The organizers of Be Kind to Animals Week® & Humane Sunday found many creative ways to not only spread the word about the events, but to convey a broader message of compassion towards all species. During the early decades of the 20th century, one of the many items that carried these messages were specially-designed blotters, available from groups like the American Humane Education Society (AHES) at a price of 50 cents for 100.

The two blotters below–one from 1938, the other from 1942–each feature a black line drawing on the left side . In the 1938 example three dogs, a cat and a horse gather around a sign reading “Be Kind to Animals Week.” What is of particular interest is the additional text below the animals, the chorus they are represented to be collectively saying, “Please Make It Every Week.”

Blotter promoting Be Kind to Animals Week®, 1938. Collection of MSPCA Angell.

In the 1942 example even more species of animals are represented: birds, a butterfly, a cat, a horse, a dog, a turtle, and a rabbit. As was the case with the previous image, these animals are collectively making a plea to those who viewed these blotters: “We wish you’d think of every week as ‘Be Kind To Animals Week.'” This image was also used as one of four cartoon panels that appeared in Our Dumb Animals in June of 1941.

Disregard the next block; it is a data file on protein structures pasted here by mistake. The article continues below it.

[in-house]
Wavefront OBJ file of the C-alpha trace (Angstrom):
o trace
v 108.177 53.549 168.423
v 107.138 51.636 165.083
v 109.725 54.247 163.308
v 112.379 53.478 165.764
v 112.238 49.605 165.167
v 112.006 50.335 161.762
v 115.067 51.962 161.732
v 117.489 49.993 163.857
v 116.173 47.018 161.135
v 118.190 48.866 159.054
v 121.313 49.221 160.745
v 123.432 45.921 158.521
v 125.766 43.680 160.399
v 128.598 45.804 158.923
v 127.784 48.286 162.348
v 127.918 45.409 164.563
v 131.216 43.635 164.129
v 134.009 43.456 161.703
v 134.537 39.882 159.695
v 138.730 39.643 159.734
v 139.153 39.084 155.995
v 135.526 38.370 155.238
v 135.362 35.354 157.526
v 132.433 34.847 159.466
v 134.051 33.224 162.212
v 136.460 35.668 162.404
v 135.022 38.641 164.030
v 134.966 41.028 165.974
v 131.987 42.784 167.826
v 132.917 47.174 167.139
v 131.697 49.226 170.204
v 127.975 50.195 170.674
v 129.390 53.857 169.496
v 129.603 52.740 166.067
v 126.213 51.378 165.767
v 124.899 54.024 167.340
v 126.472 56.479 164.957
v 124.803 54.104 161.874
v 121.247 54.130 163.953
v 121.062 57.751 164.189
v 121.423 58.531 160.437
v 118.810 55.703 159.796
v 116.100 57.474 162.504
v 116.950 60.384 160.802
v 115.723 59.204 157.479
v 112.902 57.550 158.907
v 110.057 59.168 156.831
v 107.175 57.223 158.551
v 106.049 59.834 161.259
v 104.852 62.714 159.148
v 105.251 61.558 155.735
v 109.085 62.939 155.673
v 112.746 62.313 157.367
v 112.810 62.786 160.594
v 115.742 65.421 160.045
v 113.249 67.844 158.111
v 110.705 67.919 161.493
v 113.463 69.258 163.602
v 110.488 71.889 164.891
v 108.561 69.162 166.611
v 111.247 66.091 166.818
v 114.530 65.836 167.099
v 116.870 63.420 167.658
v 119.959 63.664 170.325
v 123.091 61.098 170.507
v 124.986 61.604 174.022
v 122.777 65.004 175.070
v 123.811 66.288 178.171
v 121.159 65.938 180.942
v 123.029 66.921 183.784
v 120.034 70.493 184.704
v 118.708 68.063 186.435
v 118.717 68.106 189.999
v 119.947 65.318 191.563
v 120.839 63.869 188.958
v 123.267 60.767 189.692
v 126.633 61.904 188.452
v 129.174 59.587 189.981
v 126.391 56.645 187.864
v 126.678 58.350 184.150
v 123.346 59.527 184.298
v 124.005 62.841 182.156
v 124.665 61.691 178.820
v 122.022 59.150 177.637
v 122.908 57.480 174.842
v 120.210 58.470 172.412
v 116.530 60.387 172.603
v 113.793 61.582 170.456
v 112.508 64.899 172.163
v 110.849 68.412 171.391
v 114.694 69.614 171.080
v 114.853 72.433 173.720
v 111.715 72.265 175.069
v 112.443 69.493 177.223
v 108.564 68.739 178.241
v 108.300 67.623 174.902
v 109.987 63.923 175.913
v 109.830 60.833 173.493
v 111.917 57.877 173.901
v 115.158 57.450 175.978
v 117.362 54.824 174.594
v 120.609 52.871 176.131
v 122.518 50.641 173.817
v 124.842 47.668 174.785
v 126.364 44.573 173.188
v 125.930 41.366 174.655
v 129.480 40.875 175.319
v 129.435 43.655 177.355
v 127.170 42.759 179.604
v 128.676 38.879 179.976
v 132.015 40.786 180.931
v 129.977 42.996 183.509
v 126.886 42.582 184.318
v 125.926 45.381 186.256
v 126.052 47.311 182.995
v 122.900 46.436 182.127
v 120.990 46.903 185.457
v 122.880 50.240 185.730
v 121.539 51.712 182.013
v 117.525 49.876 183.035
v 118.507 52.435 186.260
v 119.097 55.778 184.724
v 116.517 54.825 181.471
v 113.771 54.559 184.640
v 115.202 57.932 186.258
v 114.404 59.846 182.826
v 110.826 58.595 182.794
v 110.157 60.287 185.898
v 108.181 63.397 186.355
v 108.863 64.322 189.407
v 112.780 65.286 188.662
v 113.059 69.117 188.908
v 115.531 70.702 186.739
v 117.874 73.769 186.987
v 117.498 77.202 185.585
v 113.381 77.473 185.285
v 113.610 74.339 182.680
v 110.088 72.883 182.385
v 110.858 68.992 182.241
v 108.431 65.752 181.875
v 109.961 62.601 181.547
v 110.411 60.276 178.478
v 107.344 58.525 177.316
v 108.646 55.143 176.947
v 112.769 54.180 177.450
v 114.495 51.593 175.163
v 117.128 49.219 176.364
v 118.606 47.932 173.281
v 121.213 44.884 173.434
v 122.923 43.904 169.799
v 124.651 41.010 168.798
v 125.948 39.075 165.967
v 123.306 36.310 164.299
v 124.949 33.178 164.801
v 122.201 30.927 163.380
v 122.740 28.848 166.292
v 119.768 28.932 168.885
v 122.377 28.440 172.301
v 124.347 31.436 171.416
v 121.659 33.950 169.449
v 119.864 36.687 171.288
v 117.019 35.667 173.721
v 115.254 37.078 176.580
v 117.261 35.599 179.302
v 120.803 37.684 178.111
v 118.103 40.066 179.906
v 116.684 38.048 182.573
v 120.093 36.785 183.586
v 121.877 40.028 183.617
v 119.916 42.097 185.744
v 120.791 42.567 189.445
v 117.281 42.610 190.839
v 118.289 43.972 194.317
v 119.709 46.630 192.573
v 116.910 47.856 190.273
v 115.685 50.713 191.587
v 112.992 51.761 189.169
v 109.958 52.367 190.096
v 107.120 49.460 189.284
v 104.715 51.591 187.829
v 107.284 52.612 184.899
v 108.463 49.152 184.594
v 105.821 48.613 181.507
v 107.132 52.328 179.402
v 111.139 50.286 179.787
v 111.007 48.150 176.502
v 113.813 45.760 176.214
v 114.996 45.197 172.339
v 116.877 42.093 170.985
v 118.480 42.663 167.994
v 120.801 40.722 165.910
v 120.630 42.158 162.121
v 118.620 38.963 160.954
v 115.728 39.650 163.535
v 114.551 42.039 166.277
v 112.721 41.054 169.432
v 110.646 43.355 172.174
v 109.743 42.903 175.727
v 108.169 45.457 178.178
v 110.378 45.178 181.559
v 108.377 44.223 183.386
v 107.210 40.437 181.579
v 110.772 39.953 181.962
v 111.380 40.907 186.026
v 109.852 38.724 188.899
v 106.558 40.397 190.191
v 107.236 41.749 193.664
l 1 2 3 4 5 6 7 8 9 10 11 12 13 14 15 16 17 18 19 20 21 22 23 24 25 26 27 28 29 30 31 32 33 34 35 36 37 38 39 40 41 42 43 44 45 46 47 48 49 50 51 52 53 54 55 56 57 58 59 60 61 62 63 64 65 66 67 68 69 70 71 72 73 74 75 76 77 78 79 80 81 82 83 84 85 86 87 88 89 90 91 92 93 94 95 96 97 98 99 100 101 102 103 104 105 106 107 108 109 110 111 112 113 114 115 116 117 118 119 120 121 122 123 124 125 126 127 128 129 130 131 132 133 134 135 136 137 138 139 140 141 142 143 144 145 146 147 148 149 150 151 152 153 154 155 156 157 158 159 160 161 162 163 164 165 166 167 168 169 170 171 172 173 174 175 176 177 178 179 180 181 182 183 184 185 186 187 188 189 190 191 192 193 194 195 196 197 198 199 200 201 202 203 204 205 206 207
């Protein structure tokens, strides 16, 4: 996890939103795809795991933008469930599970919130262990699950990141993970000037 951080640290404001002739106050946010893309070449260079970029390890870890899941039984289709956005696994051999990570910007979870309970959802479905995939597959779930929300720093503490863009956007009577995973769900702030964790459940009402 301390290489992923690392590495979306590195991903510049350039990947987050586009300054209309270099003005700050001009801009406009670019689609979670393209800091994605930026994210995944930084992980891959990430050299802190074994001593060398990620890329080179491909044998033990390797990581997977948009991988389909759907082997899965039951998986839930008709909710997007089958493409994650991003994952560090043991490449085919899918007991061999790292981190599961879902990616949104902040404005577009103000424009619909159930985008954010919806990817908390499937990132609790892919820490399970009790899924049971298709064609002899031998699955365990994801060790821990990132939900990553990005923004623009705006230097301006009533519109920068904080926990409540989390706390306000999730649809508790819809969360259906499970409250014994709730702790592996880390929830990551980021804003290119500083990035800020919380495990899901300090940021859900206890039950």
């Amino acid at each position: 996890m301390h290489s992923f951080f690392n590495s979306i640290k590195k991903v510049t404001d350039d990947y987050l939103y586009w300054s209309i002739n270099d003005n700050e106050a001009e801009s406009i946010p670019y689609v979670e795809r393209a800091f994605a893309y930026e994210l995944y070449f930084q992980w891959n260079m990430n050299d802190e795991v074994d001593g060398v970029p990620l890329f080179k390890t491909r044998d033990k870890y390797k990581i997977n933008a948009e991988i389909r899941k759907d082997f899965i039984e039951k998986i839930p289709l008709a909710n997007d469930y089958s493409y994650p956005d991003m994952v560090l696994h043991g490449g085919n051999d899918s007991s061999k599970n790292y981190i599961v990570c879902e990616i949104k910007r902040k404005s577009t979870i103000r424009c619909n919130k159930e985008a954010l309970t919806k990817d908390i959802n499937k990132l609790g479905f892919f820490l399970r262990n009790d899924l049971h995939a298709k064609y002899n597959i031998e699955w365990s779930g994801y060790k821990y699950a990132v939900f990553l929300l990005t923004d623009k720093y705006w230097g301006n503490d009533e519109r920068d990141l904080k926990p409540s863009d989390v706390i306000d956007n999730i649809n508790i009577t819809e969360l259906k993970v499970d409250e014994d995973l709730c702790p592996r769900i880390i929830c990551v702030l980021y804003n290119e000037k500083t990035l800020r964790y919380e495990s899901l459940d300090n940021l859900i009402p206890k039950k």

Be Kind to Animals Week® blotter. American Humane Education Society, 1942. Collection of MSPCA Angell.

In both of these instances it is important to note the representation of these animals as having the ability to speak. First of all, this kind of representation can serve as an important reminder that nonhuman animals share many characteristics with us. While the ability to speak English may not be one of them, the ability to communicate and the desire to be treated kindly most certainly are.

The representation of nonhuman animals speaking our language may, indeed, be a leap here. No doubt many who viewed this kind of image read it as a comical representation, funny precisely because nonhuman animals do not speak English. And yet there is a further symbolic significance here that we must take note of. As art historian Steve Baker has argued, this kind of image can be very effective in animal advocacy because of the ways in which expected patterns of interactions between humans and nonhuman animals are disrupted. In his book Picturing the Beast Baker points out that that even the act of imagining a “talking animal” introduces “disruptive potential” (139). This “disruptive potential,” in turn, can be a powerful agent of change when it comes to rethinking dominant ideas about the relationships between human and nonhuman animals.

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